Bidirectionnal UDP tunnel (in TCP) as a temporary work-around

Why IPv6

I started conferencing about IPv6 in 1995 (at that time it used to be called IPng, for IP Next Generation, like in Star Trek). I set up my first IPv6 link in 1999 or so. Then I lost interest for the subject, the progresses made were, in my opinion, too slow. Things have changed lately for various reasons (emerging countries and eastern countries not getting their share of IPv4 space, thus switching to IPv6; 6Bone getting a reality, for example).

How to connect to the IPv6 world

Basically two ways

The IPv6 on IPv4 tunnel way

To be able to make a SIXXS IPv6-on-IPv4 tunnel, we need to be able to establish a IPv6 in IPv4 UDP datagram exchange:

However, in our case, we have a few more problems to care about, because the client will be in an OpenVZ virtual machine, with private IP address, NATed. No problem, because the above tunnelling protocol does support NAT/PAT traversal (aka it doesn't hide tunnel end-point IP addresses or port numbers in the payload!):

Note that we did not specify the IPv6 addresses that the Client and the Server must possess above. From the Internet (IPv4) point of view, the IPv6 over IPv4 tunnel traffic is simply a set of UDP IPv4 datagrams. Only the Client and Server interpret the payload.

Additional problem: POP unreachable

Unfortunately, is not reachable from either of my providers (Cablecom (net2000) CATV, Sunrise ADSL). As a temporary measure, I can create another tunnel from to a green host where I have shell access, so that the actual data exchange is done from there: but the datagram payload is exchanged through a TCP tunnel (a TCP tunnel is easier for firewall reasons; however of course it violates the UDP quality of service: we don't care in this application)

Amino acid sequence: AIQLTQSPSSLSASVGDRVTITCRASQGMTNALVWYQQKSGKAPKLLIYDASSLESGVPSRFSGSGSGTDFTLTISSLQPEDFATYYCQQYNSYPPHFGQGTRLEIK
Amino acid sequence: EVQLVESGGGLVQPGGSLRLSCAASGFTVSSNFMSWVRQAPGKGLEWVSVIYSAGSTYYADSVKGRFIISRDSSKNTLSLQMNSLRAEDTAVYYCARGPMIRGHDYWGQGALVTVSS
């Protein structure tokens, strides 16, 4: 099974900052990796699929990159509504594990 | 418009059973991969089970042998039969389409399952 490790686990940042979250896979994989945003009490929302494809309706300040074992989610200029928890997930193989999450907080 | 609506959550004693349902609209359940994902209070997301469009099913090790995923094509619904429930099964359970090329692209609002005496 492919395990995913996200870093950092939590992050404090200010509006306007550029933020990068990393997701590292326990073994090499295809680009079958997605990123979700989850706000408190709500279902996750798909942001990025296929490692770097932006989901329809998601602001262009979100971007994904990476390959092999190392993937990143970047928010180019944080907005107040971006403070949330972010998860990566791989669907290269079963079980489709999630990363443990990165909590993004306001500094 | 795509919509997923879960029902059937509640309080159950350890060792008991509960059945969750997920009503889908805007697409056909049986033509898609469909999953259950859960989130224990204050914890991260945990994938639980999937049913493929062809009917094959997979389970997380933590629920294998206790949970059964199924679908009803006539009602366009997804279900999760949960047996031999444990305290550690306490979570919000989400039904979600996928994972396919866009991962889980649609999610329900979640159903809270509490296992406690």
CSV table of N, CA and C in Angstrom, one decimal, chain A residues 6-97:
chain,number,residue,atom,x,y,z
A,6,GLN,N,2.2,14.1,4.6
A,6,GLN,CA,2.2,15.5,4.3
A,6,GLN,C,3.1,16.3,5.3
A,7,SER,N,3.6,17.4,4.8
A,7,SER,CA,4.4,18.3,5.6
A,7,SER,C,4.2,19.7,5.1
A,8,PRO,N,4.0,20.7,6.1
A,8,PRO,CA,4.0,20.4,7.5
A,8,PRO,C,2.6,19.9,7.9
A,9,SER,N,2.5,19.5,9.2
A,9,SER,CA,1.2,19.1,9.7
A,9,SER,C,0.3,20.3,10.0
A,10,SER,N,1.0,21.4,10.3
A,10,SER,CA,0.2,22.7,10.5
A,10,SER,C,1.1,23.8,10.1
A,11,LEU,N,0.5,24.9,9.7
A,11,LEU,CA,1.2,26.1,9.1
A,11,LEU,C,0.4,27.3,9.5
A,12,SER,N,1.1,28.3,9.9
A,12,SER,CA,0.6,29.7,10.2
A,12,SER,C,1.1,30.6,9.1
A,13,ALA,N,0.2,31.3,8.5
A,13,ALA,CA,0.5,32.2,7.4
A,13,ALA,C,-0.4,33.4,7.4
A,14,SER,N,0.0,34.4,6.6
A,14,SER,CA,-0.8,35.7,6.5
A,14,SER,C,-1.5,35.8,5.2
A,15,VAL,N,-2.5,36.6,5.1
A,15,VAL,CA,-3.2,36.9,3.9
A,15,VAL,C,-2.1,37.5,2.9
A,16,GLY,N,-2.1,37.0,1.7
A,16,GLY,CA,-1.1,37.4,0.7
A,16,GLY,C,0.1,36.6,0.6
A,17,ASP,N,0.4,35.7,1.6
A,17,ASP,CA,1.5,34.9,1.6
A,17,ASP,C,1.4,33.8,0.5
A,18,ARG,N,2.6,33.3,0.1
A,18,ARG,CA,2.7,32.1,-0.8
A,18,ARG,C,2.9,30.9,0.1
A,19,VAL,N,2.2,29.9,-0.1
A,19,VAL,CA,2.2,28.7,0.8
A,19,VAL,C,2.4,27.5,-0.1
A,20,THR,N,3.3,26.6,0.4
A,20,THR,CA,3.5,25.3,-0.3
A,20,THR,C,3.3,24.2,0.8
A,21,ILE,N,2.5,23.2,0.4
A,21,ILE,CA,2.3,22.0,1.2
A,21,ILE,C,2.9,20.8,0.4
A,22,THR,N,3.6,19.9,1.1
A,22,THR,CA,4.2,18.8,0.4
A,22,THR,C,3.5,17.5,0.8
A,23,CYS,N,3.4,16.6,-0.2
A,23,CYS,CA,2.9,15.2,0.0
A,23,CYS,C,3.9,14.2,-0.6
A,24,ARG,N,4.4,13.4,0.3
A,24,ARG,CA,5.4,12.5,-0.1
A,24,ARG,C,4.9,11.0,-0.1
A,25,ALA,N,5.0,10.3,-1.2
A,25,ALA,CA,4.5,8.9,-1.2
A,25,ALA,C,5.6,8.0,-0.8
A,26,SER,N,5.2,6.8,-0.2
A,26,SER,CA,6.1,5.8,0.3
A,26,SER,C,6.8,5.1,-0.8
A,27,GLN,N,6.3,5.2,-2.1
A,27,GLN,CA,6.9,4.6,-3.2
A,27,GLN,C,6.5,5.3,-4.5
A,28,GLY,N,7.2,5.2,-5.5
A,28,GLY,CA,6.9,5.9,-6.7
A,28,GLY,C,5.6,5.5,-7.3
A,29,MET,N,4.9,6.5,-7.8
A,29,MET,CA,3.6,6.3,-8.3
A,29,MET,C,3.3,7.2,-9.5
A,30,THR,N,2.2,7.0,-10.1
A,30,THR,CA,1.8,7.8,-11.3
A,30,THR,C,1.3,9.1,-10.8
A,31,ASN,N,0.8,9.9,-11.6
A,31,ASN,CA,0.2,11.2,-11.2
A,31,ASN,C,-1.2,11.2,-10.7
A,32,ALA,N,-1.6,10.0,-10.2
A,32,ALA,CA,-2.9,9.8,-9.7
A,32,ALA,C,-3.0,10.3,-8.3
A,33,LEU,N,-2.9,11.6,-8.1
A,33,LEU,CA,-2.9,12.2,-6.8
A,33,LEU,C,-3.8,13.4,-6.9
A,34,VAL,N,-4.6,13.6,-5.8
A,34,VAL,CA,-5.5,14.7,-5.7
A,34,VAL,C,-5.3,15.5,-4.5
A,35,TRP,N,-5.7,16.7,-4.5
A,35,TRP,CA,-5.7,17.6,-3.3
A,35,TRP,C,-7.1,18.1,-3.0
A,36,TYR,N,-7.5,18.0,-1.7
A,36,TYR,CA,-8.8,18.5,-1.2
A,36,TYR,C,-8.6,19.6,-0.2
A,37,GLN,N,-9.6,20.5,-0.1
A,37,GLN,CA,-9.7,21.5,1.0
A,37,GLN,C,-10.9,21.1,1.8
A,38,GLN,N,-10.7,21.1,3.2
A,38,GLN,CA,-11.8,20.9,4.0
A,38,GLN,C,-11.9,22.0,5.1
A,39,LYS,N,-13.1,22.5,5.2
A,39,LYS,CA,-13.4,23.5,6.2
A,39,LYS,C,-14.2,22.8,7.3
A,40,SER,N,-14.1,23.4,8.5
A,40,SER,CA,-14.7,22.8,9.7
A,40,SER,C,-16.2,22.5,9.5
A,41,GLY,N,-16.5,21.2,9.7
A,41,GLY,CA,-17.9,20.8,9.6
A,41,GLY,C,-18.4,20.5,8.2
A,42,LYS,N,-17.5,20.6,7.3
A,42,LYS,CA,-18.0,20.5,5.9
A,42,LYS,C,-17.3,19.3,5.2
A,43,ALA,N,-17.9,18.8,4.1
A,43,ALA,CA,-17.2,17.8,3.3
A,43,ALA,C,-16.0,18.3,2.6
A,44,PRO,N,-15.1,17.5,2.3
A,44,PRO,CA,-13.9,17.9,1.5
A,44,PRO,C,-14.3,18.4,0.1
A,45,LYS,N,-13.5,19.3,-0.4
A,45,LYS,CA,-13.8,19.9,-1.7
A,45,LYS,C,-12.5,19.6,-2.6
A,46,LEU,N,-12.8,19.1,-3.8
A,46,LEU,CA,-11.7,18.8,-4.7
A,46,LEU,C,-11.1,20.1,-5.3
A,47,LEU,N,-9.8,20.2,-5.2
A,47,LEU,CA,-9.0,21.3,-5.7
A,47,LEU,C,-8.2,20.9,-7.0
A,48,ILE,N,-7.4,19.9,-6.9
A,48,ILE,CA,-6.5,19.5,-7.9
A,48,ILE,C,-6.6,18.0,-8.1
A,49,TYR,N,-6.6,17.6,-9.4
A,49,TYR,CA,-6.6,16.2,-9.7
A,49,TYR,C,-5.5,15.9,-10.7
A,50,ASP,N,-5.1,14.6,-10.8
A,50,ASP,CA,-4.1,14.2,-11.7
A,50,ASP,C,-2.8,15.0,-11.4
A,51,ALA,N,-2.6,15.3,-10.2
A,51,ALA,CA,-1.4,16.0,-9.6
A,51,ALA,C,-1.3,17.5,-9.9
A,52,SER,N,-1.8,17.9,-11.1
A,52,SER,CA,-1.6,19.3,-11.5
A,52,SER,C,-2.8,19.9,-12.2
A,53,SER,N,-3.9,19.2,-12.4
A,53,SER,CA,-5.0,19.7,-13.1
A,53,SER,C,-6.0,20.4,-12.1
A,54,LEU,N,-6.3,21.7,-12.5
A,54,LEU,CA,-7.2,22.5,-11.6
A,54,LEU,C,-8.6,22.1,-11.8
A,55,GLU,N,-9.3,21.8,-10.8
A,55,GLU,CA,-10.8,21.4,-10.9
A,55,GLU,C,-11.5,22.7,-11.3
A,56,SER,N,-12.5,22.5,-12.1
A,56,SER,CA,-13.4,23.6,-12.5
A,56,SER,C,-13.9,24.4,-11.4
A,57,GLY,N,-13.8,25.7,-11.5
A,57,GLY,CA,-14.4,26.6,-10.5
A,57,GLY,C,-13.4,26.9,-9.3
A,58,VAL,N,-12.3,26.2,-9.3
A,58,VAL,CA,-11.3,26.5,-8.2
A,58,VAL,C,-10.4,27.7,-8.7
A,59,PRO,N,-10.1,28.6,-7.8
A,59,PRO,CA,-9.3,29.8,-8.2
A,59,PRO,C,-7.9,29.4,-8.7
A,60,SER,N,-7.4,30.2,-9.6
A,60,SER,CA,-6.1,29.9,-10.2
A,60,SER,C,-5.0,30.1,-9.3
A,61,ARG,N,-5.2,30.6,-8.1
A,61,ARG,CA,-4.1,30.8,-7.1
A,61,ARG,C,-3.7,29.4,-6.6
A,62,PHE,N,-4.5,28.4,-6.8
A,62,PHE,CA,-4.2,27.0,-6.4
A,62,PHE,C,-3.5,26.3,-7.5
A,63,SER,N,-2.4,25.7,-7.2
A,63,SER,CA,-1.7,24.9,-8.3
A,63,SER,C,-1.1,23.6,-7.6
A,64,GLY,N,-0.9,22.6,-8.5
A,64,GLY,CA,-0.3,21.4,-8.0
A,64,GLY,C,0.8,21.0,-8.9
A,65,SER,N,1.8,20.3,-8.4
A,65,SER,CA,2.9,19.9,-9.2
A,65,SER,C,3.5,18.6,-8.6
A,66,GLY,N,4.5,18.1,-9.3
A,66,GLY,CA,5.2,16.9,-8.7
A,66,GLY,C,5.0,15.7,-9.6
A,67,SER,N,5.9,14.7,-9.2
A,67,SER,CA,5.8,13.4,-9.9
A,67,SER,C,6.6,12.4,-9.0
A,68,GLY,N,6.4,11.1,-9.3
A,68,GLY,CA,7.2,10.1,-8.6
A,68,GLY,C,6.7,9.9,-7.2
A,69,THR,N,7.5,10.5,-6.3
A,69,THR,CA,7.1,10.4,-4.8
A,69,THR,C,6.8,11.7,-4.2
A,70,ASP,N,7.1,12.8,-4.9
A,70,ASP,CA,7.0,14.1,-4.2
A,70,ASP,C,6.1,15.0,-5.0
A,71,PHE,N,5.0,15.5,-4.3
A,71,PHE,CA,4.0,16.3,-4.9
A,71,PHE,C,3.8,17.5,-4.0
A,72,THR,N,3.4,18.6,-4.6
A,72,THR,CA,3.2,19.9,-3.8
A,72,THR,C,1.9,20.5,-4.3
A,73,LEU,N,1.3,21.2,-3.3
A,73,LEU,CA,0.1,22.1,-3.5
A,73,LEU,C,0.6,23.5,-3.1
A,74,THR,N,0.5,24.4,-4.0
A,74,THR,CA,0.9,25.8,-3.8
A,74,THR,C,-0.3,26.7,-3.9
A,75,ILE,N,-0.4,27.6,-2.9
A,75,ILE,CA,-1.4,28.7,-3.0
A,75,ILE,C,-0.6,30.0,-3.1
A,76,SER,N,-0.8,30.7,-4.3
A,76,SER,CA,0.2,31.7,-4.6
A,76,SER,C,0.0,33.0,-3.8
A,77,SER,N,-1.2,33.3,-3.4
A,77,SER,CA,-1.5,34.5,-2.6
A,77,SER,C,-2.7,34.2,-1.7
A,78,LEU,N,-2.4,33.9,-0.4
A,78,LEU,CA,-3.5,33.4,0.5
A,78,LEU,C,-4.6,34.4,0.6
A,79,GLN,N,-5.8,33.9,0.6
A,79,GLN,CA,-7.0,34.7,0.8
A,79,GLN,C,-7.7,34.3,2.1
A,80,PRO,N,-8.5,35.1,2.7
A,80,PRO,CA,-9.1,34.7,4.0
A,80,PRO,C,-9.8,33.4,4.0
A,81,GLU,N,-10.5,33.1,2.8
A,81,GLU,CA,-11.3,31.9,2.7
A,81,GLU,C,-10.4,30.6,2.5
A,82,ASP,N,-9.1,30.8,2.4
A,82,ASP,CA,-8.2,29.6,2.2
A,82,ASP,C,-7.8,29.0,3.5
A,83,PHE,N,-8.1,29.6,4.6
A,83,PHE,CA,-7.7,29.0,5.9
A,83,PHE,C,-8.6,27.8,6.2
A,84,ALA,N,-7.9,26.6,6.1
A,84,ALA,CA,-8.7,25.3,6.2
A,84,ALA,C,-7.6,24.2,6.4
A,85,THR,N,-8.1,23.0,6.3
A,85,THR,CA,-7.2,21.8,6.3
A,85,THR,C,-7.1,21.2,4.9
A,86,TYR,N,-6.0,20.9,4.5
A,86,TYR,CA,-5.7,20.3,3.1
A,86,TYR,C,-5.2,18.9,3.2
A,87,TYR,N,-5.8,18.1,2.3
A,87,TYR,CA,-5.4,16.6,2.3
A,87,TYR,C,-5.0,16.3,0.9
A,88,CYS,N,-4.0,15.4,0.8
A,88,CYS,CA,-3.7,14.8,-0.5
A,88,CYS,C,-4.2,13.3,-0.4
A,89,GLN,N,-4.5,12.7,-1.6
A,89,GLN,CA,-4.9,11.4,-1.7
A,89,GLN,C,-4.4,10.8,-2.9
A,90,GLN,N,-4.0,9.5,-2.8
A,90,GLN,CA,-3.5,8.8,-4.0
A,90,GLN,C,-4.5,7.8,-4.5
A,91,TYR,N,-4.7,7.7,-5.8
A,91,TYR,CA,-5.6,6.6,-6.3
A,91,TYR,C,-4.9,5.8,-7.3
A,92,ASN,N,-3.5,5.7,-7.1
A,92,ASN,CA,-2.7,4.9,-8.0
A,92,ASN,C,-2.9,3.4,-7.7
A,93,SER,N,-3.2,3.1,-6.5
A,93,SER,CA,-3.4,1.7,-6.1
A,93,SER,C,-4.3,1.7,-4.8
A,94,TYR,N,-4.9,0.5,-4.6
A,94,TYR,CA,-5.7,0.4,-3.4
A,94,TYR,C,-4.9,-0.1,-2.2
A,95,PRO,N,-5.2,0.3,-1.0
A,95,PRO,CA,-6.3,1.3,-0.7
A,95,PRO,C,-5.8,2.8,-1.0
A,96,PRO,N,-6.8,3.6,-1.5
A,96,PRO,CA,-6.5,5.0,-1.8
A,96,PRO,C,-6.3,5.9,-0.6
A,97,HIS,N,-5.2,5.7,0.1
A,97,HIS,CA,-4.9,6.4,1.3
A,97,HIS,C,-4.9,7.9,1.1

This will only work if does NOT verify the from UDP address is the same as the AYIYA login, and/or this address is not specified in the packet payload. It seems to be the case, so it works.

Of course, without changing the software on the client, you need to have a few DNAT/SNAT tricks on the NAT system, so to make think the client that the real server is talking directly, where in reality it is the entry point into the TCP tunnel.

Oh, and what I did hide in the above is that Relay has a private address: it connects the server through another NAT.

Existing tunnelling software

Unfortunately, the udptunnel software available in Debian lenny doesn't support bidirectionnal phantom/fix tunnelling, because its main use is tunnelling RTP (e.g. audio telephony) conversations, which happens generally between two well-known ports. Thus, the easiest is probably to either reuse my C virtual_client (TCP) I wrote in 1996 or so, or, to be a bit more modern and actually learn something new, so do it in Perl. I chose the latter option.

My new implementation

  • A quick and dirty Perl program
    • protocol is quite simple: two bytes indicates the UDP payload in bytes, network order (big endian), then comes the UDP payload raw.
    • we count on TCP to not desynchronize
    • we have special care for partial data
    • we didn't disable NAGLE

  • a few firewall rules
    # Open TCP port on server
    iptables -I INPUT -i eth1 -d -p tcp --dport 9999 -j ACCEPT
    # Allow our faked source address (this won't leave the virtual machine anyway!)